The Da Vinci Surgical System was developed to overcome some of the disadvantages of conventional endoscopic surgery. We have been performing robotic gastrectomy or esophagectomy in patients with resectable gastric or esophageal cancer who agreed to uninsured use of the robot since 2009, resulting in reduced postoperative local complications including pancreatic fistula following gastrectomy and recurrent laryngeal nerve palsy after esophagectomy. Moreover, the greater the extent of resection and lymph node dissection, the greater this effect, suggesting that the robot may be more beneficial for advanced cancer than for early cancer. In the meantime, there have been a considerable number of reports, mostly focusing on early cancer, that the use of the robot may reduce cost-effectiveness in comparison with the conventional laparoscopic or thoracoscopic approach. Thus, since the beginning of October 2014, we have been conducting a multiinstitutional, single-arm prospective study designed to determine the impact of robotic assistance, which has been approved as advanced medical technology (senshiniryo) by the Japanese Ministry of Health, Labor and Welfare, on the outcomes after minimally invasive radical gastrectomy to treat resectable gastric cancer, with a focus on postoperative complications, long-term outcomes, and cost.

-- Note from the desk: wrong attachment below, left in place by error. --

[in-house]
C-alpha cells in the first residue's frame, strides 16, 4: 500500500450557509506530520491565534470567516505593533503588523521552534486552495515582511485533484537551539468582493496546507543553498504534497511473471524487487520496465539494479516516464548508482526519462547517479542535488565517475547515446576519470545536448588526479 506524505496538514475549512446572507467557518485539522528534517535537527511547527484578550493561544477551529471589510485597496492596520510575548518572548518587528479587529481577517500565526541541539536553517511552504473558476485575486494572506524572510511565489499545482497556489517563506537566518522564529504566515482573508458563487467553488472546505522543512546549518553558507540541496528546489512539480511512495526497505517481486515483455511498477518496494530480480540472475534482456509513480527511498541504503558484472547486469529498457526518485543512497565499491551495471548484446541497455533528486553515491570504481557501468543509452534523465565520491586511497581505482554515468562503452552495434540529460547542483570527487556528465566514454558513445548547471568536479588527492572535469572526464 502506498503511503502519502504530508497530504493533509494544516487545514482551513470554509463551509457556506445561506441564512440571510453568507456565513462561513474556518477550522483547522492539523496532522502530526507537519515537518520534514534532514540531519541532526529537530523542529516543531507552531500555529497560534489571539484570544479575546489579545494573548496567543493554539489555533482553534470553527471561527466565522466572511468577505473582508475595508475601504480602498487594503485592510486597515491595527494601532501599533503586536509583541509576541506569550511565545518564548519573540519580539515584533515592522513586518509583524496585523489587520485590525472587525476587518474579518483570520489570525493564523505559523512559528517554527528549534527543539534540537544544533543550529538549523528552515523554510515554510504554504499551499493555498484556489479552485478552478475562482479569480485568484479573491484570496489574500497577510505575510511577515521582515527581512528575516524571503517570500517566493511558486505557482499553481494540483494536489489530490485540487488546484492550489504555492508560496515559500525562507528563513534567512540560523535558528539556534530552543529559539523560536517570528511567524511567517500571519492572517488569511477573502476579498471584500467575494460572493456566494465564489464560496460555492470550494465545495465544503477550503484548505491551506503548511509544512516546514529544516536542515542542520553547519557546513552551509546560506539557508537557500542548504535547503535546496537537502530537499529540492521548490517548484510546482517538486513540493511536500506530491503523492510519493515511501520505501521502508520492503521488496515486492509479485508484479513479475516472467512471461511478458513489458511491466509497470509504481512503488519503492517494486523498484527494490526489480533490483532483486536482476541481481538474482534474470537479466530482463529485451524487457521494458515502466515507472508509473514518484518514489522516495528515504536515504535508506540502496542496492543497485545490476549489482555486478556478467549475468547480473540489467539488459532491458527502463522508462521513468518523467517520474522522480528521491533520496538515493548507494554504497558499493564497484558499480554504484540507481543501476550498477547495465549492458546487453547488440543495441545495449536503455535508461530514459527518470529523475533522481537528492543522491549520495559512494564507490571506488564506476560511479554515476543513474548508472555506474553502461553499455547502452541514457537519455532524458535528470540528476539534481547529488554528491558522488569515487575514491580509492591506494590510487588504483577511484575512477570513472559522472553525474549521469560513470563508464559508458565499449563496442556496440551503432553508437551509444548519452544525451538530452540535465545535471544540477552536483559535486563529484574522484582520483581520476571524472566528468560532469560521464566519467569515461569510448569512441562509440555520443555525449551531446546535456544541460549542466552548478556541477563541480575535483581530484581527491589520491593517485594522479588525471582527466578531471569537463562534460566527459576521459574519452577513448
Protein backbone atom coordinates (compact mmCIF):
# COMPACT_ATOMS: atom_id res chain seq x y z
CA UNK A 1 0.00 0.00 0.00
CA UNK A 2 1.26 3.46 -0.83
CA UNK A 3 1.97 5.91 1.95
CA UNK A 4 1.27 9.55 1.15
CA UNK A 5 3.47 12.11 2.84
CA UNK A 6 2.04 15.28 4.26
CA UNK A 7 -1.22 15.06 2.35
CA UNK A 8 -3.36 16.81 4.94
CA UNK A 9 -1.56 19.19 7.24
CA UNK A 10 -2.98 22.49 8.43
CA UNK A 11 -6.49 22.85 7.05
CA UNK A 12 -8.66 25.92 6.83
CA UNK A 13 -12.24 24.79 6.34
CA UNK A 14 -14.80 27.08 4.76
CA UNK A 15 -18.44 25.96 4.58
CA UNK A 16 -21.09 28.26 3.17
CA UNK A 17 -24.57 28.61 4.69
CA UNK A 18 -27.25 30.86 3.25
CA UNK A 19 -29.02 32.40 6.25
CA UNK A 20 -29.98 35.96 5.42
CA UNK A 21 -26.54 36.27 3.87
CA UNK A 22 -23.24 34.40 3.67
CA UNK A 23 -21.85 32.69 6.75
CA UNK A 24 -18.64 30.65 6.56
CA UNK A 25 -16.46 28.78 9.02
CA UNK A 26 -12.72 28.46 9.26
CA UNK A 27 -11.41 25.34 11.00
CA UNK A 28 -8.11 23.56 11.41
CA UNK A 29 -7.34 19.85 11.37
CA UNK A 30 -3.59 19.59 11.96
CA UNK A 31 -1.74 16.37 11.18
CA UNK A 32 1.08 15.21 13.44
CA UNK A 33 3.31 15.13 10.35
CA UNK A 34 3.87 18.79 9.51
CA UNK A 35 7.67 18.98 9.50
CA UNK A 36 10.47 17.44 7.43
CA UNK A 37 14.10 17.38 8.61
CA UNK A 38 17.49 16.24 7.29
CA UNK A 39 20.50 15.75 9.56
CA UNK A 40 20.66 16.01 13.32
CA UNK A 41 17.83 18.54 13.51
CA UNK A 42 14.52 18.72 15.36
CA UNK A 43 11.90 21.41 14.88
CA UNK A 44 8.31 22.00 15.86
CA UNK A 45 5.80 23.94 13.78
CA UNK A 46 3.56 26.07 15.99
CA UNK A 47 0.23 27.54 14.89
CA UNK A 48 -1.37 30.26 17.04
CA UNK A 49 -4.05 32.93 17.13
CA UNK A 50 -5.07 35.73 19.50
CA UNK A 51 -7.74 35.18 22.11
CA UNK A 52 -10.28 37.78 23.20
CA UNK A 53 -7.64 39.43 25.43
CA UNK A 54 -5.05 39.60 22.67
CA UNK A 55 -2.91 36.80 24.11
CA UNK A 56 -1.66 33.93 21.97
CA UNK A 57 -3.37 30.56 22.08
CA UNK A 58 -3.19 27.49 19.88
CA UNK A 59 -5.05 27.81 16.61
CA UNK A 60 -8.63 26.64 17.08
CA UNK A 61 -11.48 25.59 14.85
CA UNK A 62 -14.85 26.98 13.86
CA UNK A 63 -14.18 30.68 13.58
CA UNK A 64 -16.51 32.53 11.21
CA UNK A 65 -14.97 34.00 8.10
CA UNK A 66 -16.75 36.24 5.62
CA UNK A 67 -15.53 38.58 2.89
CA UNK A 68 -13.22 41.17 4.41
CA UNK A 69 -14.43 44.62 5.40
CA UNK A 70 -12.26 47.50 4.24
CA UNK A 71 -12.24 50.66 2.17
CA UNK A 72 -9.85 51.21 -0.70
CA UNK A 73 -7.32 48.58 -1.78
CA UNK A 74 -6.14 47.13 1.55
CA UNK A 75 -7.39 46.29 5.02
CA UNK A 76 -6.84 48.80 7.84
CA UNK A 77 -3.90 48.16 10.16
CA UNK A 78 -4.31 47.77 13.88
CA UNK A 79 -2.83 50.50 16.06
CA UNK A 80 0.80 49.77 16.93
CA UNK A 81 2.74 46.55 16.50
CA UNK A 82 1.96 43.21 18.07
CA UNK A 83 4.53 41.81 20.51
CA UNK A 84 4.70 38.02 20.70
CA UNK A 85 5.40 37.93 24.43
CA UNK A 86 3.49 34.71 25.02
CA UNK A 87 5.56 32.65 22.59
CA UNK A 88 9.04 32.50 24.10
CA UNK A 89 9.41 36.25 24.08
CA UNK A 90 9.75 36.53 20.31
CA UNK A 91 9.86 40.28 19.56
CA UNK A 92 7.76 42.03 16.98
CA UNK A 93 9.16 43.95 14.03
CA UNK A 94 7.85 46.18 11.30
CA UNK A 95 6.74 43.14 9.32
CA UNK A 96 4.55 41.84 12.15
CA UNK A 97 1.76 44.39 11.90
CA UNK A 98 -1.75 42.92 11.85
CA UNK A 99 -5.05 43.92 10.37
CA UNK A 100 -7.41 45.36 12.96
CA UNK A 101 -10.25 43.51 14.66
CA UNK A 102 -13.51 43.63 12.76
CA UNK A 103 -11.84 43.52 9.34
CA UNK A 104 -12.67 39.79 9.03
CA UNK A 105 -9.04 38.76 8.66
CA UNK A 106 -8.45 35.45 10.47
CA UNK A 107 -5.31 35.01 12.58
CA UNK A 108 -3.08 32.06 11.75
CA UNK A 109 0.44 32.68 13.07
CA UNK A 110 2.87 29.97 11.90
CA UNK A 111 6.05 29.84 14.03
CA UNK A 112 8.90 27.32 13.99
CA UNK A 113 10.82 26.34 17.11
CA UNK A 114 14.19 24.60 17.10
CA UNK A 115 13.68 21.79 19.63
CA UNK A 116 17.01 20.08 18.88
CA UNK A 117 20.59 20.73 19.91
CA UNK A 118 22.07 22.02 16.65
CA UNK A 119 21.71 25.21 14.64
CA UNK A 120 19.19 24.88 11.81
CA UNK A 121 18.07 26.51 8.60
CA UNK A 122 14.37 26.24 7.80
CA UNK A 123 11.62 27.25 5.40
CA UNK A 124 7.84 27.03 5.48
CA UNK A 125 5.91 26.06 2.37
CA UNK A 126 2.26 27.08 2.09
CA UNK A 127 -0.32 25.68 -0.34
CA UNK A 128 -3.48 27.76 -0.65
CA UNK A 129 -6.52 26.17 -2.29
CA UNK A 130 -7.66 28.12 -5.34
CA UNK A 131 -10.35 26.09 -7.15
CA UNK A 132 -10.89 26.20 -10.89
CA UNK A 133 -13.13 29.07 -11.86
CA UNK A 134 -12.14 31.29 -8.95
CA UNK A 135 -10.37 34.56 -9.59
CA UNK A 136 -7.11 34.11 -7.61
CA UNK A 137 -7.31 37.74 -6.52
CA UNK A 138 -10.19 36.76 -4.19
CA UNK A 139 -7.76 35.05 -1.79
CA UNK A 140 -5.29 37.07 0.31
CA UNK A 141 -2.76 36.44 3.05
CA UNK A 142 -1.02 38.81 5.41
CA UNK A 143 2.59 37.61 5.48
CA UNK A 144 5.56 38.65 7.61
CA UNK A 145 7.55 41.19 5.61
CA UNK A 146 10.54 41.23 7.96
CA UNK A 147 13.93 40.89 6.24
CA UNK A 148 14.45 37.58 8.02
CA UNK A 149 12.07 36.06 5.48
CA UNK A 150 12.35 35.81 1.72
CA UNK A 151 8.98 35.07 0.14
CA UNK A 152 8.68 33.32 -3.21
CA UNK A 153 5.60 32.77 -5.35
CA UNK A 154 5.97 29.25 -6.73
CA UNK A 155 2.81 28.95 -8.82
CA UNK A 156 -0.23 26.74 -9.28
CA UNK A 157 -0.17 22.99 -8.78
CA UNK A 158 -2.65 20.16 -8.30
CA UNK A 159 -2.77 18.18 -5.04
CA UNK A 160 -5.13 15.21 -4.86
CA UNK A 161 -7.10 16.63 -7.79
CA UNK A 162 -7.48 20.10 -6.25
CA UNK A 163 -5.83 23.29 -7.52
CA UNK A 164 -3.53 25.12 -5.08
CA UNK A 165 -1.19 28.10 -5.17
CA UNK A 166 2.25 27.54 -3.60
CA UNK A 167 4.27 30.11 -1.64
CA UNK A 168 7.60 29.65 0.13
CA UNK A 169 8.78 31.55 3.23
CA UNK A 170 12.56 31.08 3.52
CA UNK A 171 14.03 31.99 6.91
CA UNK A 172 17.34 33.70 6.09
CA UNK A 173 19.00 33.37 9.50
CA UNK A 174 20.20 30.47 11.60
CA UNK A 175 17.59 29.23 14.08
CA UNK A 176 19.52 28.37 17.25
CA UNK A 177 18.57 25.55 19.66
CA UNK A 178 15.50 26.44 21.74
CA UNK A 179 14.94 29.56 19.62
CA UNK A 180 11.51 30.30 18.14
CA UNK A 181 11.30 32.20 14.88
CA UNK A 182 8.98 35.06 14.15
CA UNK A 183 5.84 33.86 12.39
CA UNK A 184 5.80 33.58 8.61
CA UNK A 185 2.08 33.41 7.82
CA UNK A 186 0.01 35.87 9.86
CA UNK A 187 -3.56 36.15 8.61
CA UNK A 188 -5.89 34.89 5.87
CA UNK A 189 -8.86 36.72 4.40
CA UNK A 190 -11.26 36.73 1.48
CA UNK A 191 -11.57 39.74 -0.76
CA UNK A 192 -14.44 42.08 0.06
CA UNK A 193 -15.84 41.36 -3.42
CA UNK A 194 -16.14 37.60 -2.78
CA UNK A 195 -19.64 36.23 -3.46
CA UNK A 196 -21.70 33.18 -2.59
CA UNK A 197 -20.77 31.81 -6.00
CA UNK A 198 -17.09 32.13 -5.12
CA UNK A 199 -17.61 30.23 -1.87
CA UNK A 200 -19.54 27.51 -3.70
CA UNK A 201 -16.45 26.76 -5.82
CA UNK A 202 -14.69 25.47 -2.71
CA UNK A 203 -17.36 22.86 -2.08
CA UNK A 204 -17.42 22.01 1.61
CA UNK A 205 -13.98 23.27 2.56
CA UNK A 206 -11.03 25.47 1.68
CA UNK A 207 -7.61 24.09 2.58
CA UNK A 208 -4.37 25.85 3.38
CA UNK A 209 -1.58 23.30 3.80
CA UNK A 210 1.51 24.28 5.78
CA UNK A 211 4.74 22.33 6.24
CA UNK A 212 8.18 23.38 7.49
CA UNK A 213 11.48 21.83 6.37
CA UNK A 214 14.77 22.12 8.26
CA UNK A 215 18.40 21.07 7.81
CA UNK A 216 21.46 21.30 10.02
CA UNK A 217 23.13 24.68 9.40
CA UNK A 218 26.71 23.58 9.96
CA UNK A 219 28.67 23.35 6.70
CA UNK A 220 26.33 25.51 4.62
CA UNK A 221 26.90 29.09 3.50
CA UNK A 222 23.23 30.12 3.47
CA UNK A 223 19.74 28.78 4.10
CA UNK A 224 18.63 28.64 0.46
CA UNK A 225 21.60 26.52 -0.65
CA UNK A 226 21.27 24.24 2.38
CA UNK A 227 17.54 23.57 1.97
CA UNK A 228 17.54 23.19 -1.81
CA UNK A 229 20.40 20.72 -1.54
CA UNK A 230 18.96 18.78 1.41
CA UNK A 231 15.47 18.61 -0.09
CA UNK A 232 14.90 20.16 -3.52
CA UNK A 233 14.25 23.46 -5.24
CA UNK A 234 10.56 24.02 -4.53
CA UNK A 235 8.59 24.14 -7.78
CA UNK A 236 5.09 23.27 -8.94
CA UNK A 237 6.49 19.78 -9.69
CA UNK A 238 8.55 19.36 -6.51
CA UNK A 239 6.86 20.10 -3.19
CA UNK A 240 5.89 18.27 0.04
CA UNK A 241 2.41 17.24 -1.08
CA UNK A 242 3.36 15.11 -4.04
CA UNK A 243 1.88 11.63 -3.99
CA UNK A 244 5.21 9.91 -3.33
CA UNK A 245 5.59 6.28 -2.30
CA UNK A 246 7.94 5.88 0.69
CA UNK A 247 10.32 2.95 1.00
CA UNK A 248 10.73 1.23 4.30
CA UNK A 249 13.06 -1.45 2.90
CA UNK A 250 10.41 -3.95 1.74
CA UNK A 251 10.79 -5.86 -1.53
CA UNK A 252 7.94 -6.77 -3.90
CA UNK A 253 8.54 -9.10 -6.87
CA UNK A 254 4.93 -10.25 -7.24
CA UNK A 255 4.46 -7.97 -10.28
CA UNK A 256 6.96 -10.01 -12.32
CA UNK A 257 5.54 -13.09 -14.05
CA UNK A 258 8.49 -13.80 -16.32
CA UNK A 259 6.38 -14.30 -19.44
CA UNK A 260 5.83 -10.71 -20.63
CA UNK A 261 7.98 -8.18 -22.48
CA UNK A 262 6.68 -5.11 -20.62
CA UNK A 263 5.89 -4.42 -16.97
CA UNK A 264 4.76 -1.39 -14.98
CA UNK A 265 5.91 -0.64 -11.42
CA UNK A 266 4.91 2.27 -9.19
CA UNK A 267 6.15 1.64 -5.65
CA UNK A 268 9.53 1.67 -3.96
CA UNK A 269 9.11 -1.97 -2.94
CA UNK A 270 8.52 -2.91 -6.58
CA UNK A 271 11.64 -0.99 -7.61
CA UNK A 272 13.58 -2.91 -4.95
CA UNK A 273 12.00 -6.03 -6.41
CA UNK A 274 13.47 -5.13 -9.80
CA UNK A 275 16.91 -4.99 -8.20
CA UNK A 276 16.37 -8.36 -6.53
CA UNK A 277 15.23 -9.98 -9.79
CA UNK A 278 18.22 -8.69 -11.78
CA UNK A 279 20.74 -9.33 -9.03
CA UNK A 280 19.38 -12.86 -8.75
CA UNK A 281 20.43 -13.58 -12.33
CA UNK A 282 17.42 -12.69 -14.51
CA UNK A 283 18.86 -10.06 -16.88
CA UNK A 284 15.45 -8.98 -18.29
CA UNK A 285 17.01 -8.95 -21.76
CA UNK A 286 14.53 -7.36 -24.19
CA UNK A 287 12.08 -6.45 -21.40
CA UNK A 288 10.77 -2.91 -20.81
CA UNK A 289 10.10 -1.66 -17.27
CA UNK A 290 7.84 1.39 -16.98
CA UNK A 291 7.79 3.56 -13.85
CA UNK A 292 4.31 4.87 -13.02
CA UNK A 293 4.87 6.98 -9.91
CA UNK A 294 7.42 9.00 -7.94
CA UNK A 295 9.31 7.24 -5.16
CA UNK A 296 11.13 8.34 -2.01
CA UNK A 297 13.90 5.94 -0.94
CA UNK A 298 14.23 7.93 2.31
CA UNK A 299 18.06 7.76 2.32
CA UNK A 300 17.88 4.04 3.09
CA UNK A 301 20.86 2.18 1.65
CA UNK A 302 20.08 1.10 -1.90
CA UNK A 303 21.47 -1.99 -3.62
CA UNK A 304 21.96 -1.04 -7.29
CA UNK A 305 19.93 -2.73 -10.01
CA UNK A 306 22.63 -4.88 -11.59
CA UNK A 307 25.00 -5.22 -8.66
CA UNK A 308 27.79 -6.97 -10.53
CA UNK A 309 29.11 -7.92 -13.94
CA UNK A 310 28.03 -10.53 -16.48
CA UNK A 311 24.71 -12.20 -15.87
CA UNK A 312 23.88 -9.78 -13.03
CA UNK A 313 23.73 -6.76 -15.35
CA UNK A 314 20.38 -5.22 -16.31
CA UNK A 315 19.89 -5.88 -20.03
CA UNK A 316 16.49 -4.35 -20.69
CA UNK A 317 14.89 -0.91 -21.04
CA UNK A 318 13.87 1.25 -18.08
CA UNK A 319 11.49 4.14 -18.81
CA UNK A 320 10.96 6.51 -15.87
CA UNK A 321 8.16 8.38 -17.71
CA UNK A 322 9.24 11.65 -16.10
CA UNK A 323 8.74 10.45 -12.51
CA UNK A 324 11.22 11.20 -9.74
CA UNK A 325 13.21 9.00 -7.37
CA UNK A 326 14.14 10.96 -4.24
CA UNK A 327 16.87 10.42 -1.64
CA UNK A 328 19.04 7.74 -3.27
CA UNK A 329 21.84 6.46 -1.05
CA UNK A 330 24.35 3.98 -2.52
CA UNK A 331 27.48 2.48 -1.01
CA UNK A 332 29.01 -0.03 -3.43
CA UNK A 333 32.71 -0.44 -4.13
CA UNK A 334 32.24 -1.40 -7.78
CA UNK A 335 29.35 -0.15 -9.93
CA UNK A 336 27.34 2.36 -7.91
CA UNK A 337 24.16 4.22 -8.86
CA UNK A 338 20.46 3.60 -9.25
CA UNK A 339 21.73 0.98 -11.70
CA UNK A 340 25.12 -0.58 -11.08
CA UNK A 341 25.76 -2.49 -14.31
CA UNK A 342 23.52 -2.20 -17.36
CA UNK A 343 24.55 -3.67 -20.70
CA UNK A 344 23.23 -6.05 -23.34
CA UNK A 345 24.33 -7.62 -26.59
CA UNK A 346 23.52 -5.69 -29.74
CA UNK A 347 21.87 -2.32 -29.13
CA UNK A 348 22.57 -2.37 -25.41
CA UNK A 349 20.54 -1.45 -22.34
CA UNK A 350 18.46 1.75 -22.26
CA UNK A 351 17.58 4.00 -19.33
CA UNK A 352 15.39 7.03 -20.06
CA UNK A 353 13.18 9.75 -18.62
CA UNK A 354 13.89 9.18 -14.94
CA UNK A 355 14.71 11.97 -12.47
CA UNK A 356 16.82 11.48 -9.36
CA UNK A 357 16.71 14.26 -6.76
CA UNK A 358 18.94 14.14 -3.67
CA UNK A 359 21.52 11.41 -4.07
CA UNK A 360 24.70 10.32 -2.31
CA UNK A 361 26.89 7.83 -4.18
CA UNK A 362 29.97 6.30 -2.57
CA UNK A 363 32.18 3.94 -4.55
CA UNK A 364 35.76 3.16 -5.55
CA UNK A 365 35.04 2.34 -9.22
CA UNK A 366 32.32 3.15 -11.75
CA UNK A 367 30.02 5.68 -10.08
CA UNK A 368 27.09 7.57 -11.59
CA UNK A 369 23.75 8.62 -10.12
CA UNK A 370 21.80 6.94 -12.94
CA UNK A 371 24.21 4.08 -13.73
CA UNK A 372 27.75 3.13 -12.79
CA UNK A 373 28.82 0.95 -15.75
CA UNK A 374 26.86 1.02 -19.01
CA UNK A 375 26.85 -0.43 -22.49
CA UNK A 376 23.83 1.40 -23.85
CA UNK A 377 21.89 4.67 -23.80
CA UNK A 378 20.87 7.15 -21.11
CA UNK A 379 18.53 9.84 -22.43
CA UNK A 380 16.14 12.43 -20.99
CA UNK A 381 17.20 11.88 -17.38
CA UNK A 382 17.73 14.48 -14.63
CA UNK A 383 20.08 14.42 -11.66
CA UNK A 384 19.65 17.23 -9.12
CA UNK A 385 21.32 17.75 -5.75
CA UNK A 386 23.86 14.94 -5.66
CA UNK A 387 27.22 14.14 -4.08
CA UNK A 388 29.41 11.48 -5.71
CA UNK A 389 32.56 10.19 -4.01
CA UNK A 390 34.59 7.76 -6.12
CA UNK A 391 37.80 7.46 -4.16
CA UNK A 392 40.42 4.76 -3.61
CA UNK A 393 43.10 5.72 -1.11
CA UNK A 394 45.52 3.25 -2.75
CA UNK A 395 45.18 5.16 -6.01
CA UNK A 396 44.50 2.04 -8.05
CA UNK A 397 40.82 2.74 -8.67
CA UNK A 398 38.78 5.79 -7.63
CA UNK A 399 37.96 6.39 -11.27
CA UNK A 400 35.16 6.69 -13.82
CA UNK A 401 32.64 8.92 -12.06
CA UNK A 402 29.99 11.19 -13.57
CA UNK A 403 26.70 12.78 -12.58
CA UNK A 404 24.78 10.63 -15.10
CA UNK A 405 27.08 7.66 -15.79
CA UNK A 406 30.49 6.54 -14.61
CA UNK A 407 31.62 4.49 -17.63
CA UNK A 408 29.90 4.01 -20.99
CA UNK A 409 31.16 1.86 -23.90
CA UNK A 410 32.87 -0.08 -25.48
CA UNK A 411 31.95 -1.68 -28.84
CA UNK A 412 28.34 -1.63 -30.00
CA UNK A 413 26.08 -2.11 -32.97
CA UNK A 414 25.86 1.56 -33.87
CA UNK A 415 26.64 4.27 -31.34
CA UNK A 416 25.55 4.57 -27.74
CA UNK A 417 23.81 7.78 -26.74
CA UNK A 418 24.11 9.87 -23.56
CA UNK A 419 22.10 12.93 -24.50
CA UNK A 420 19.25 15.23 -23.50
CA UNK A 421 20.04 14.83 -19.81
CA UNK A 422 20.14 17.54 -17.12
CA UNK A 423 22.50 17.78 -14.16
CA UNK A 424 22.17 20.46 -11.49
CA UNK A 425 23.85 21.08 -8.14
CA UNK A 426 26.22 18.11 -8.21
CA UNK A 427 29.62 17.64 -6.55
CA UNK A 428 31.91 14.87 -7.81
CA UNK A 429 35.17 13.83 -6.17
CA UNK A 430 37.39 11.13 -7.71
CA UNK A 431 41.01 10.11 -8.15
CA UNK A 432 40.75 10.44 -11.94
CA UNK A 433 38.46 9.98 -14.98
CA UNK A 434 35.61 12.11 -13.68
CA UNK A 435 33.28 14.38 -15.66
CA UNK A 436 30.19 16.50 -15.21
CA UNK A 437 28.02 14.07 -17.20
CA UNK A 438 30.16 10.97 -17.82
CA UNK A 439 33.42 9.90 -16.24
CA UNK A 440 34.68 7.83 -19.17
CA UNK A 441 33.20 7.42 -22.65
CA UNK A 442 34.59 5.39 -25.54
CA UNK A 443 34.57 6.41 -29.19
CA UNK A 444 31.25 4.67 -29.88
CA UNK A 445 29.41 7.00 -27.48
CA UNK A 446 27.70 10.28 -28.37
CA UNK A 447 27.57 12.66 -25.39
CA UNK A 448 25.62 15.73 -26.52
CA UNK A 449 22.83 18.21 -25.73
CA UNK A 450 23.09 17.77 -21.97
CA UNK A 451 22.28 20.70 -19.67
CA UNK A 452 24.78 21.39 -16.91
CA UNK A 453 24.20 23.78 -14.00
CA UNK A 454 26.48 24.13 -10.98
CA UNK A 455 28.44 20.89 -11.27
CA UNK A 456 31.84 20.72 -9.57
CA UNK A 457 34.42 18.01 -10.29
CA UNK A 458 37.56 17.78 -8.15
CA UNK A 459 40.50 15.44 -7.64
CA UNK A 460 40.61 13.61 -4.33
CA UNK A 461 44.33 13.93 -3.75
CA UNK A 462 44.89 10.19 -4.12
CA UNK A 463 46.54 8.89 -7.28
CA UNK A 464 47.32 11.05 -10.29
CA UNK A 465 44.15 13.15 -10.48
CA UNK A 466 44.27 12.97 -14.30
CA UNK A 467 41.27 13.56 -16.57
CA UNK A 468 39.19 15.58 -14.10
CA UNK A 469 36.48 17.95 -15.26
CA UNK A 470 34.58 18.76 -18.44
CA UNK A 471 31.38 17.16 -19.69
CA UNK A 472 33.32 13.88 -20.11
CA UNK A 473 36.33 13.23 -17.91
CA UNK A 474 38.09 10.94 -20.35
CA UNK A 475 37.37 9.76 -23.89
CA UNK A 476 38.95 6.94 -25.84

|Number of pages||6|
|Journal||Nihon Geka Gakkai zasshi|
|Publication status||Published - 01-09-2016|
All Science Journal Classification (ASJC) codes